Is your Permaculture Teacher recommended?
This is always a great way to source good teachers - word of mouth recommendations are worth gold to the teacher and the student.
How experienced is the teacher?
Great teachers do not necessarily make great marketers so do your homework and check out the teacher. Don’t be fooled into thinking that just because they have the glossy brochure and extensive website they are good teachers.
How long have they been teaching?
Is this the first time they have taught a Permaculture Design Certificate course? Not a problem if it is the first time, just make sure you know.
Will your teacher offer any 'back-up' service for questions or queries after the course?
I know here in Australia, with other methodologies, many people attend courses ran by foreigners then expect local companies to offer the ‘after sales service’ for free!
Always consider your local teacher first as they know your environment, your culture, they are aware of your local concerns, growing conditions etc.
Does your teacher have any International Permaculture Aid experience?
Not necessary for them to have this but it does make for interesting stories and enriches your training.
Will your teacher be bringing in guest speakers, and if so, who will they be?
This will give you more idea on the ‘style’ of the teacher. Ask if the teacher advertised on the brochure is the principal teacher and if so, what percentage of the training will they deliver.(In other methodologies I have experienced the training being primarily run by assistants with the main trainer only being the equivalent of a guest speaker.)Make sure you are getting ‘who’ you are paying for.
Talk with the educator over the phone, read their brochures and website, try to get a ‘feel’ for WHO they are, meet with them if you can. Perhaps they have ‘Open Days’ on their property so you can see for yourself the extent of their work. Ask around as others may have recommendations that appeal to you.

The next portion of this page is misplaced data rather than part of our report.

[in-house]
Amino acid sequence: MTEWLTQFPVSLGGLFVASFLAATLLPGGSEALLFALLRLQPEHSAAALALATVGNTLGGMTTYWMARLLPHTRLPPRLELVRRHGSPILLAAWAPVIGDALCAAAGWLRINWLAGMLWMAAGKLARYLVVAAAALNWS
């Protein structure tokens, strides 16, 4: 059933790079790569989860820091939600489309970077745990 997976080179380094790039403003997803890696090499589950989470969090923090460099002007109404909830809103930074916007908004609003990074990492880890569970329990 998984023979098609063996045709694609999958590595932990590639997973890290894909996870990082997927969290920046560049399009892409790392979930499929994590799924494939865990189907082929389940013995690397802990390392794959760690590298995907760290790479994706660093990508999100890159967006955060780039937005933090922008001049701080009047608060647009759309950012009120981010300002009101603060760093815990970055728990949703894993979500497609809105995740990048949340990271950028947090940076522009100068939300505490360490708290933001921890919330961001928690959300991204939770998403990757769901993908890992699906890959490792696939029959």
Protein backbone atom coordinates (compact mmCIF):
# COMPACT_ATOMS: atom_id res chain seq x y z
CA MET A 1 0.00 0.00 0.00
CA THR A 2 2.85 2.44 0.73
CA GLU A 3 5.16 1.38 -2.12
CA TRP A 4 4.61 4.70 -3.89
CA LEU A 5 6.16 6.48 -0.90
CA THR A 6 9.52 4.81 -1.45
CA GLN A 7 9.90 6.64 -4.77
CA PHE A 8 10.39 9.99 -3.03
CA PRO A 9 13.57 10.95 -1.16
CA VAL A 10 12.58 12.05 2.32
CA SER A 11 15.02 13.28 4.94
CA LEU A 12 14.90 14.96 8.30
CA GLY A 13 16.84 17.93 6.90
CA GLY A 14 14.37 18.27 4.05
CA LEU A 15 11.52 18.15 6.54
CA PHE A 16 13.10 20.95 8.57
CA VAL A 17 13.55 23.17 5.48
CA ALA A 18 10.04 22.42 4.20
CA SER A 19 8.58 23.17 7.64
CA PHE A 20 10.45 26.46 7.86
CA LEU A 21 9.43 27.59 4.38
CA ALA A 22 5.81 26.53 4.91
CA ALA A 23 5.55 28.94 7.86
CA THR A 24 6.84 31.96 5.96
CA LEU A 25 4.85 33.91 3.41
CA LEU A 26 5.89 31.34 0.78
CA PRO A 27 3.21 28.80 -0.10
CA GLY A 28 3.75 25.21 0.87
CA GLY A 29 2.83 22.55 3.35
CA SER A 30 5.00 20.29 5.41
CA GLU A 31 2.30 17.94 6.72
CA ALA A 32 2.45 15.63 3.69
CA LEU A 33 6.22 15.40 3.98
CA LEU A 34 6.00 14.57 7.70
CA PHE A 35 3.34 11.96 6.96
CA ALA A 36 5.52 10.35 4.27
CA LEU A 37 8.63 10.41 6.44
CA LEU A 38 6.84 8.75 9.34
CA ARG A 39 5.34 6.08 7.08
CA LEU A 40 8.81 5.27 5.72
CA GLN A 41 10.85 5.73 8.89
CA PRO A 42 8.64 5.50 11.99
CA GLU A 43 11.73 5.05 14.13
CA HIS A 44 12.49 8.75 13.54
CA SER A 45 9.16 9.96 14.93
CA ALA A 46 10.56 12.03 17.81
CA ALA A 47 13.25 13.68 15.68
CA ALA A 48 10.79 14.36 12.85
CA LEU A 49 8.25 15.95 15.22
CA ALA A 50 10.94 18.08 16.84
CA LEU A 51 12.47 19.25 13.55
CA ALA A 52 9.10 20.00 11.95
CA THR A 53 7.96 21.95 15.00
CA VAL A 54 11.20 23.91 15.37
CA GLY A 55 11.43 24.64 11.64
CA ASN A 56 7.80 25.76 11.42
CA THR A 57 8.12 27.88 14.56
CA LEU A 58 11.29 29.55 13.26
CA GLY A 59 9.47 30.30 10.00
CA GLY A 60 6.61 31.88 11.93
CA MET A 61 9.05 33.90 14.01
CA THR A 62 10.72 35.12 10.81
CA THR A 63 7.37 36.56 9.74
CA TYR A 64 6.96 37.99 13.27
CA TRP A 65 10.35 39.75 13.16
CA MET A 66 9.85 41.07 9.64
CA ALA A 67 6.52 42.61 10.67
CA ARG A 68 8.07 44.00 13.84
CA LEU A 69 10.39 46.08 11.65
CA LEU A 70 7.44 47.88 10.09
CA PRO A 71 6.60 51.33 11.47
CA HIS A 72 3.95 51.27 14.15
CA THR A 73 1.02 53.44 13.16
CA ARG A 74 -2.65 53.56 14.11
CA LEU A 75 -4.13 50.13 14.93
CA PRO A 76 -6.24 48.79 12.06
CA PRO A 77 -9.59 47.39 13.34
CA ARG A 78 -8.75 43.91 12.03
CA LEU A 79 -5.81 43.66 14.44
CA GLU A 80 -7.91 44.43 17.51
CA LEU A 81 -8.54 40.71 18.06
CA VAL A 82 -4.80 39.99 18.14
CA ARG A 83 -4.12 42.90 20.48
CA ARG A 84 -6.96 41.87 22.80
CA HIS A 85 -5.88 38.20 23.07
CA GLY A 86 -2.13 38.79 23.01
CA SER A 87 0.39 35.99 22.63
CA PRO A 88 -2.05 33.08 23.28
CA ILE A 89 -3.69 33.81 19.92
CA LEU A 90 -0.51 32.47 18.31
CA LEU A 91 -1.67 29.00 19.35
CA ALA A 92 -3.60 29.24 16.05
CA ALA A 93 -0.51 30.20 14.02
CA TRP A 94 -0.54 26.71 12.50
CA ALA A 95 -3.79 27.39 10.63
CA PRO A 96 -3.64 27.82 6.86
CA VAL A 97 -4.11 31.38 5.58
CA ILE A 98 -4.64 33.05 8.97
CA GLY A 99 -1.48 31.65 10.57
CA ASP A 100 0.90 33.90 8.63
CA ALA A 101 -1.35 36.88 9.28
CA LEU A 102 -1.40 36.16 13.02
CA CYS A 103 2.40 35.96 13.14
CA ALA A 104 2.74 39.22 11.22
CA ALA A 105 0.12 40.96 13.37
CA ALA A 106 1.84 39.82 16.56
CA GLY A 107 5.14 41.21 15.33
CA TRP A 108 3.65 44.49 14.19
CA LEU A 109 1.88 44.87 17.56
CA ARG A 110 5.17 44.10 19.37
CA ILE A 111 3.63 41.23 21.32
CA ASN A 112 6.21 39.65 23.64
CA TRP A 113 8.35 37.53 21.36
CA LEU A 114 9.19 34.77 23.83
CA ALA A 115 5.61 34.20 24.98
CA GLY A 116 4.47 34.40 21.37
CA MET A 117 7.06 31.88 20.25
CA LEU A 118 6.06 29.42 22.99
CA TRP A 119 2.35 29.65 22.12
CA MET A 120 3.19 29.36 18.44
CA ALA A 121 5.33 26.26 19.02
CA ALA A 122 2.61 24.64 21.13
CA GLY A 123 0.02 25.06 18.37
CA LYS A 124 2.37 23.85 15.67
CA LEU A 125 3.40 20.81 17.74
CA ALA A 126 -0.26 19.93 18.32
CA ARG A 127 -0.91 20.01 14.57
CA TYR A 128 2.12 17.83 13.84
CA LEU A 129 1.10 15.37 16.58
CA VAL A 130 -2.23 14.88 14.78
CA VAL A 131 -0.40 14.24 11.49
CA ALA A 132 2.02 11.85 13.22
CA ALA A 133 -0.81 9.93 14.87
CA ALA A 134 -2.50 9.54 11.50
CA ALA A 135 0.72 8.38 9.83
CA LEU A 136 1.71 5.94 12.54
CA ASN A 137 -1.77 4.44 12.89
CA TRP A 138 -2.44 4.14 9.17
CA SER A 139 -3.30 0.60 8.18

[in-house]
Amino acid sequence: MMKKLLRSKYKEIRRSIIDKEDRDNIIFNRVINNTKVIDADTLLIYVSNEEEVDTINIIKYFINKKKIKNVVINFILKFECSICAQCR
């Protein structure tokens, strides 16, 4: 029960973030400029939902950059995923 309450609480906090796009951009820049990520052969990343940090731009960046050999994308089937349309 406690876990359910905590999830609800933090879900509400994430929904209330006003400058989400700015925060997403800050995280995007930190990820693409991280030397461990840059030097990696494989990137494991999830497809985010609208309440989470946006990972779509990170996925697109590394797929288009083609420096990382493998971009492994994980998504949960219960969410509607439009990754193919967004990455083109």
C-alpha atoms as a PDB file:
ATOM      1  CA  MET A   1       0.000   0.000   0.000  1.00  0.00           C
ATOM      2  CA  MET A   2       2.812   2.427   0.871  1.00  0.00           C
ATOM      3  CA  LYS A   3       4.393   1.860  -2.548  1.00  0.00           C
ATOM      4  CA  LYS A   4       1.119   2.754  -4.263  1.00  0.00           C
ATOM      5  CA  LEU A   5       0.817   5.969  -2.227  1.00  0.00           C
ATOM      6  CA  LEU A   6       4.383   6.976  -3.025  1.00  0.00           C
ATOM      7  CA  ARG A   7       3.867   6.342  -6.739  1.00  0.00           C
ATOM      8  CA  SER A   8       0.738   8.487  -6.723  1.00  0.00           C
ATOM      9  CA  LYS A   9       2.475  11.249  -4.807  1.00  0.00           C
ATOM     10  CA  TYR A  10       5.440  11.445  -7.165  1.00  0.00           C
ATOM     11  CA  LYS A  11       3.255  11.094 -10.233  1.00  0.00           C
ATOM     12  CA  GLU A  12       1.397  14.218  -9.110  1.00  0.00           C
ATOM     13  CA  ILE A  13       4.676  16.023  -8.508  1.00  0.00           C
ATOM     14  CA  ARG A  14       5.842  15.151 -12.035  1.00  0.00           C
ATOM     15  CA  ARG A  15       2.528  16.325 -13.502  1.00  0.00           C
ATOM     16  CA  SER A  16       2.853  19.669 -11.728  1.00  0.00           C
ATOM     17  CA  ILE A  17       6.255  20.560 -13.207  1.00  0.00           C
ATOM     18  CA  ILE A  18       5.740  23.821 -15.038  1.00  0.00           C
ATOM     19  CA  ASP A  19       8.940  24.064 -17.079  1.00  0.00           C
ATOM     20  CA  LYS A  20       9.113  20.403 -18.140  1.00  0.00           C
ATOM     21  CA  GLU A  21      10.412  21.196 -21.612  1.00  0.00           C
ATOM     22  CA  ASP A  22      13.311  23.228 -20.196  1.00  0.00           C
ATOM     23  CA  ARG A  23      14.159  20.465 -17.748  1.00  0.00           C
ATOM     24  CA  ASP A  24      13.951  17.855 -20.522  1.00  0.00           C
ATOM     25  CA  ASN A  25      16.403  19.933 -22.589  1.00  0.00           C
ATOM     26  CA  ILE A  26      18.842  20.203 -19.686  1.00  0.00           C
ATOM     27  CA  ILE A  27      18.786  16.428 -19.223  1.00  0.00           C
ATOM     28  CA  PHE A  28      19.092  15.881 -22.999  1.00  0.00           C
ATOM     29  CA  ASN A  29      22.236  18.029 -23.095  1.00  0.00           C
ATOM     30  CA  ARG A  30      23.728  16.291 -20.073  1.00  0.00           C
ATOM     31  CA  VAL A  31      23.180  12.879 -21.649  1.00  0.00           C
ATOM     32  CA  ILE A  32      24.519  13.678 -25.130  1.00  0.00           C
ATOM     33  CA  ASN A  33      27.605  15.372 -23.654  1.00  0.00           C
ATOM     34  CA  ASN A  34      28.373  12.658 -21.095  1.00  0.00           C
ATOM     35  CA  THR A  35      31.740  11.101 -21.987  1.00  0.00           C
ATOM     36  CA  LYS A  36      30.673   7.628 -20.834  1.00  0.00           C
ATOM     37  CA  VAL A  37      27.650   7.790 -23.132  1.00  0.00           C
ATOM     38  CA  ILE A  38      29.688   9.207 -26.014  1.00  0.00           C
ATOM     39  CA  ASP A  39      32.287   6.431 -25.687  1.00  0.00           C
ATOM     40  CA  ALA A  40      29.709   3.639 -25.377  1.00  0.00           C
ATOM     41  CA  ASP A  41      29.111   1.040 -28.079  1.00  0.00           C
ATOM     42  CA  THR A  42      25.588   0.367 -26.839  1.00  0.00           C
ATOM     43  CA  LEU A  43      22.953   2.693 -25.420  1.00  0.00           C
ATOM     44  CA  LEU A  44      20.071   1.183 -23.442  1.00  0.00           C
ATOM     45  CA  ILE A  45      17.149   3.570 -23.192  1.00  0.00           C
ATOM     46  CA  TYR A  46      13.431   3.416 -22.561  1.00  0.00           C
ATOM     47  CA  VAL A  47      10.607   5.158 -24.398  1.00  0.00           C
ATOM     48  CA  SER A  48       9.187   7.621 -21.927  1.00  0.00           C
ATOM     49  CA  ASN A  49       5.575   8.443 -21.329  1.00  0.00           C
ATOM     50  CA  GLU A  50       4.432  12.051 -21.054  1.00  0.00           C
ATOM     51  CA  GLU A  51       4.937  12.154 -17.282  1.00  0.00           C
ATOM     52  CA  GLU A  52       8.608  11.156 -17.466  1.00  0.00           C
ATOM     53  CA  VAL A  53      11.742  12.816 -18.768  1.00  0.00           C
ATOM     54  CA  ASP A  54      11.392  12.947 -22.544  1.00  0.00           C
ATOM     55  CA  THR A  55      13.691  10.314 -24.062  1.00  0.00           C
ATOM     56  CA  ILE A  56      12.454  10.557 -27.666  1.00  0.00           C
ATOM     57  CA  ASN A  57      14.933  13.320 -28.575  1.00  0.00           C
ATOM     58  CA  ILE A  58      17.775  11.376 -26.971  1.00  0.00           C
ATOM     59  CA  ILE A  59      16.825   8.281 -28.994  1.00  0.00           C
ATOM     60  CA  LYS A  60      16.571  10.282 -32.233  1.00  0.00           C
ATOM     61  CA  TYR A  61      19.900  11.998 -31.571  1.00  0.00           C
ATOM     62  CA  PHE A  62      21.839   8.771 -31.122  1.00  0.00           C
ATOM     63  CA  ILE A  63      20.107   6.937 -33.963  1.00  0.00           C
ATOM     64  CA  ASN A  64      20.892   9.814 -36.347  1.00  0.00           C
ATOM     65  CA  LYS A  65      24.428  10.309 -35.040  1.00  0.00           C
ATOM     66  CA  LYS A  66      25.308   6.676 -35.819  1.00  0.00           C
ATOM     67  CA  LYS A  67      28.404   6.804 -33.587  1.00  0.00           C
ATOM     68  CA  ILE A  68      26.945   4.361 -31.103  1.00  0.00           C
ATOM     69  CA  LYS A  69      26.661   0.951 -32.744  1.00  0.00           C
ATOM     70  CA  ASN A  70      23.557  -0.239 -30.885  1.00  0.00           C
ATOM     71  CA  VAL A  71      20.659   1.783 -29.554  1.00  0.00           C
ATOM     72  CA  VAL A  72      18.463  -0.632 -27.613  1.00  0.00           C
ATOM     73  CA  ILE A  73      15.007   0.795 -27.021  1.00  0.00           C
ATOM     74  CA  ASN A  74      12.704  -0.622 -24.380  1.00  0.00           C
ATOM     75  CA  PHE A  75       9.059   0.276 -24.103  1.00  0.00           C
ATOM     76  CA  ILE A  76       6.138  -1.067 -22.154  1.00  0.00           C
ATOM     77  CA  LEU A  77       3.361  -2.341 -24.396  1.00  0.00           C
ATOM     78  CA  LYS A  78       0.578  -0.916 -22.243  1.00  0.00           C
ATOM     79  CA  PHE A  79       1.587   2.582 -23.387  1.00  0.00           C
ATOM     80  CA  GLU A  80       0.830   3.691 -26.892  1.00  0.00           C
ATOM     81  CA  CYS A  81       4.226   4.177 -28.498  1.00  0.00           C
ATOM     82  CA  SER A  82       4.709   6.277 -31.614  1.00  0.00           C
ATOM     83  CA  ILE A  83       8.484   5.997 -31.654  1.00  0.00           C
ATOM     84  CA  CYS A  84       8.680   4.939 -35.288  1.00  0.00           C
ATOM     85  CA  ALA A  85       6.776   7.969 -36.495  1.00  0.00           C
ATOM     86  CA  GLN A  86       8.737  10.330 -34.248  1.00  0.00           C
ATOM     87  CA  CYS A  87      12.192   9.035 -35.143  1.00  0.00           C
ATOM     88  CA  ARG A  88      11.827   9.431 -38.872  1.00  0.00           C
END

Ultimately you have to decide if the Permaculture Design Certificate course is for you, only you can make this decision. The following may help.
Why are your considering doing it in the first place? Have you really thought about that?
Is the course going to offer you the benefits that you really require? Do you have reasonable expectations to begin with? Often people don’t.
Is it going to be affordable for you, both in money and time.
Sometimes it may be best to just wait until the timing is right and not strain the budget or your timing schedule. Will the teacher offer a part or full work exchange or trade? Often they do and that may help reduce the financial cost to you. For those in full employment remember it’s not just the price of the course it’s also the cost of two weeks not working while you’re away from work attending the course.
Do you need to do the full course, or would a short course be just as beneficial for your needs?
There are a lot of shorter courses around ran by Permaculture graduates. These can be for a specific topic such as making a No Dig Garden. Check out these and see if they have a range of courses or products available for your areas of interest.
Will you go on site visits to other properties during the training?
I found these to be fantastic and cannot imagine any Permaculture course without them.
How much are they charging for the course?
I am always suspicious of courses that fall too far outside the normal market price range. I only pay more than the norm if the teacher is exceptional. I am very cautious of trainings that are much cheaper than the norm.Will any of the content be superfluous to your requirements?
At the time of doing my PDC some of the content was in excess of my requirements. E.g. aquaculture, rural design, dams etc, but most of it was relevant to my urban dwelling and lifestyle.